And as a mother of 3 children, I tend to read the Parenting magazines, blogs and articles, but sometimes all the negatively leaves a sad taste in my mouth. Let’s stop harping on what I should worry about (I feel like I can worry just fine all by myself thank you) and think, plan and move towards what we SHOULD be doing instead.

So Christian Families, what should they do together?

Rule no. 1 Eat together, as often as possible. Science shows it helps with discipline, squabbling, eating disorder, and Eating is FUN. Its a great way to build relationships, (all you visitors who sneak out during coffee hour don’t think I don’t know what your afraid of, its that eating together means your accepting our hospitality, it means that we’ve reached you, and you don’t want to commit yet).

Rule no.2 When there is a fight going on, make a covenant to stop and pray whenever ANYONE requests it (and I mean immediately, so far every time I’ve requested prayer, people have wanted to argue more and then pray….see anything wrong with this?)…Pray together, because prayer refocuses us on love and God instead of letting the argument devolve into personal vendettas

Rule no. 3 Be gracious with time, whenever possible give families and congregations time to just be together–and don’t forget to get your party on. My professor Kenda Dean at Princeton Seminary said that we should “Party People into the Kingdom” and I wholeheartedly agree. We should give people time to celebrate and celebrate with them. This means that if we are part of corporations, churches and companies we should enjoy those commitments made to each other and God in spectacular ways (http://www.huffingtonpost.com/melanie-coffee/maternity-leave_b_1518412.html?ref=parents where family is put before work, and support is the model.

Rule no. 4 If you are worried about someone else’s relationships, its time to work on your own. To gossip about someone else is easy, to stand in confession about what we are aren’t good at ourselves is difficult. This is why we have to constantly confess the Good and the Bad about ourselves, owning our true selves, taking responsibility for our entire beings, and then turning that Complete self (the good and the bad) over to God. This is what confession is all about, and as we are not without sin, we would do well not only to avoid casting the first stone, but even worrying about other people’s sins. Let them stand in confession with God, and instead focus on our own relationships (and I’ll give you a hint, what bothers us about other people are often things that remind of our own faults, or what we could be on our not-so-good days).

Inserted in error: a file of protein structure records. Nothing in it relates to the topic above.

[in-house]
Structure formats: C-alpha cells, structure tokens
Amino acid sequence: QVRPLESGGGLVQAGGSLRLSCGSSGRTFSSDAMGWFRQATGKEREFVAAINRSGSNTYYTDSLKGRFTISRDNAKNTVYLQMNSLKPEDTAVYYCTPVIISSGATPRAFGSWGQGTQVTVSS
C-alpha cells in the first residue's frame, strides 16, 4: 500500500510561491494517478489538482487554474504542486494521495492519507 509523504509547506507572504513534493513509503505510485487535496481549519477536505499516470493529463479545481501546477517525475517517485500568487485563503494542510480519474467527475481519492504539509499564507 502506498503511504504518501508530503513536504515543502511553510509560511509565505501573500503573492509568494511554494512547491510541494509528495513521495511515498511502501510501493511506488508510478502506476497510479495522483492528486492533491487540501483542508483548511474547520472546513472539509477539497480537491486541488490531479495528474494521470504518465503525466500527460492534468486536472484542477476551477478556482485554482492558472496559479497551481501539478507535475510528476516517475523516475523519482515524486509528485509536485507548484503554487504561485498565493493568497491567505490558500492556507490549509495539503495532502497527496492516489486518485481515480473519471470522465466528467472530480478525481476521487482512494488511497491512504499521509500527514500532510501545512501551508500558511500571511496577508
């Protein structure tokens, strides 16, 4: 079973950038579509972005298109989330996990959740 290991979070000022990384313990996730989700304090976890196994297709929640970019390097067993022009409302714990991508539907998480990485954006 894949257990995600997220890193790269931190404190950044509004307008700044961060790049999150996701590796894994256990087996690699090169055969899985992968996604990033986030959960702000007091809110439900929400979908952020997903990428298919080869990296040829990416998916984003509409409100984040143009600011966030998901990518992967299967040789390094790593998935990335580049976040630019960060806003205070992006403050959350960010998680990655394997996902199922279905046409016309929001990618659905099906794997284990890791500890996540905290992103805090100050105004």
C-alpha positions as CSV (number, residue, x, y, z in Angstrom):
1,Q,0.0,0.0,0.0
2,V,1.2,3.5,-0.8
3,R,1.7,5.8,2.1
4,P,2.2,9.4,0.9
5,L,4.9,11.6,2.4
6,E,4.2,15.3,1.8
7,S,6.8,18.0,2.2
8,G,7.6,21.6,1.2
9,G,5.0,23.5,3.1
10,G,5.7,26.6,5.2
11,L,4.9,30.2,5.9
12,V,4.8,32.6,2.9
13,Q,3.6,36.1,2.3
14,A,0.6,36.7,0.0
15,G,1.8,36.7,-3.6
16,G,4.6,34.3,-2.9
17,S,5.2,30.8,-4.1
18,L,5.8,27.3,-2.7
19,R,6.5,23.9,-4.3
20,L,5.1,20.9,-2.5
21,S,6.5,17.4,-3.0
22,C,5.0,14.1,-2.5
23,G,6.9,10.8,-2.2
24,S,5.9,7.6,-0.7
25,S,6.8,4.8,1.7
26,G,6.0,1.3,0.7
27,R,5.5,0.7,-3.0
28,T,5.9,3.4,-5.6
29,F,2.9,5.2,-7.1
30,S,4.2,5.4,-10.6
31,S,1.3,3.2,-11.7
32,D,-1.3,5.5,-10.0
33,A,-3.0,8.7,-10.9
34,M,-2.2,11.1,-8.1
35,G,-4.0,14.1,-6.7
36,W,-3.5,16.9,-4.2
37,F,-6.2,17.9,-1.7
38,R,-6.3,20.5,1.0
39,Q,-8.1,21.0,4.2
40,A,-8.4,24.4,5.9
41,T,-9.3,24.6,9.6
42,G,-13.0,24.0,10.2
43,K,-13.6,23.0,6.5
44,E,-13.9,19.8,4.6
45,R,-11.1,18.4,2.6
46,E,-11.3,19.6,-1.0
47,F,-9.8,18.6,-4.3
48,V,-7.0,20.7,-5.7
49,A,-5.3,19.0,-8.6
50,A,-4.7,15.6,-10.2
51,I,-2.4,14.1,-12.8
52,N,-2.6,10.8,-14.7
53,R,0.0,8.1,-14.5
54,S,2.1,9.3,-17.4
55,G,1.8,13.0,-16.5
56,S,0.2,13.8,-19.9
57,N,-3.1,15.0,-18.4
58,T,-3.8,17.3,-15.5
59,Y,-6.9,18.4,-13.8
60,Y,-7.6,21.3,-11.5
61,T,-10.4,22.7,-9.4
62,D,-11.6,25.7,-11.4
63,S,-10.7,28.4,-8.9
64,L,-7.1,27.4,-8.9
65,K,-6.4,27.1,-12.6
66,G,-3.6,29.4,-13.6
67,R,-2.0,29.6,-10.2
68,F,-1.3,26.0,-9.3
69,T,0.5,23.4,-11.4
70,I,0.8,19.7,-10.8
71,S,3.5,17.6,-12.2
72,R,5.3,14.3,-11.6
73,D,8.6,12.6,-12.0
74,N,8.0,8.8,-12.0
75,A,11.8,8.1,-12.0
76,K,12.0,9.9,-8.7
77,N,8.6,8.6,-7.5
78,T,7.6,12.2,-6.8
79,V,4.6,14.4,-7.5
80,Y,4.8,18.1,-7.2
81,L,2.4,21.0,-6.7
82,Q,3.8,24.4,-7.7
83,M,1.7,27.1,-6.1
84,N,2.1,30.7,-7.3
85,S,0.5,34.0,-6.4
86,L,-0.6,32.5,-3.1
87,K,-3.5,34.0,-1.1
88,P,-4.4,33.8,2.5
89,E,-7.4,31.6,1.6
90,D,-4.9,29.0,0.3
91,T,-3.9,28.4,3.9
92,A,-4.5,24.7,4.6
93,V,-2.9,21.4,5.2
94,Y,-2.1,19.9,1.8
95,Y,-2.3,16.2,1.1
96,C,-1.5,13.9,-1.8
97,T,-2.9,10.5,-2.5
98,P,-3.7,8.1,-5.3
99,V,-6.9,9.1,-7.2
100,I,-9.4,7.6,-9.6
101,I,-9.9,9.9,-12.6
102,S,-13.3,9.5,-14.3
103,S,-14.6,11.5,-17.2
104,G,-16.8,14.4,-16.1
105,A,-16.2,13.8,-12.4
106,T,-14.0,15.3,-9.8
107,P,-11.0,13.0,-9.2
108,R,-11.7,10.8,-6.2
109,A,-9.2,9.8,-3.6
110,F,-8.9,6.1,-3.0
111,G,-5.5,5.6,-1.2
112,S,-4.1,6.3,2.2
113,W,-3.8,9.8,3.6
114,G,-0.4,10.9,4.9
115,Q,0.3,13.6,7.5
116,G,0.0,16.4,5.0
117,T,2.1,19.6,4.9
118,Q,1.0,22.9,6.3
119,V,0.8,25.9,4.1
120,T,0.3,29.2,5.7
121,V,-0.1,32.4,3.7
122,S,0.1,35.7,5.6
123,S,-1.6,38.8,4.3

Rule No. 5 Setting boundaries is a good thing. If you’ve ever dealt with a child you know that part of loving someone is setting up rules so that everyone stays safe (no hitting, no crossing the street by yourself etc.)…There is a whole sermon in here about the rationale of the 10 commandments but I cannot possibly address that here. However, it is important to know your limits, and to set reasonable boundaries with those you love about what you can and cannot do with them. Set limits, stick to them, and then offer up the ways you are available to love. Setting boundaries and keeping them are a good way to maintain a relationship (setting no boundaries is a good way to burn out, and dropping someone because you are unable to set limits sets up hurt). You can love someone and not allow victimization, triangulation or some other form of hurt by setting up good boundaries…

Last Rule (which is really the principle of the Rules in clever disguise) Love without Labels (see you never would have guessed that this is just saying Love one Another in a new way). I have heard the sentiment hate the sin love the sinner and I understand where it is coming from, but to me it is a human attempt at graciousness. One where we love someone, but are constantly seeing their sin as a label on their forehead. I love so and so EVEN THOUGH they are a…There is no even thoughs for Christ. Christ doesn’t say love one another even though you drive each other crazy–Christ doesn’t love us Even Though we are human, Jesus loves us for and because of who we are. None of us are complete on our own, and it takes love to connect us to the people who complete us. (We are like puzzle pieces, trying to fill each other’s holes, so that, as Christ says, our joy can be complete)

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If we followed this rules in our immediate family, and then did so with our congregation. What else can we do to be a Christian Family? How can we upbuild and maintain our relationships with one another???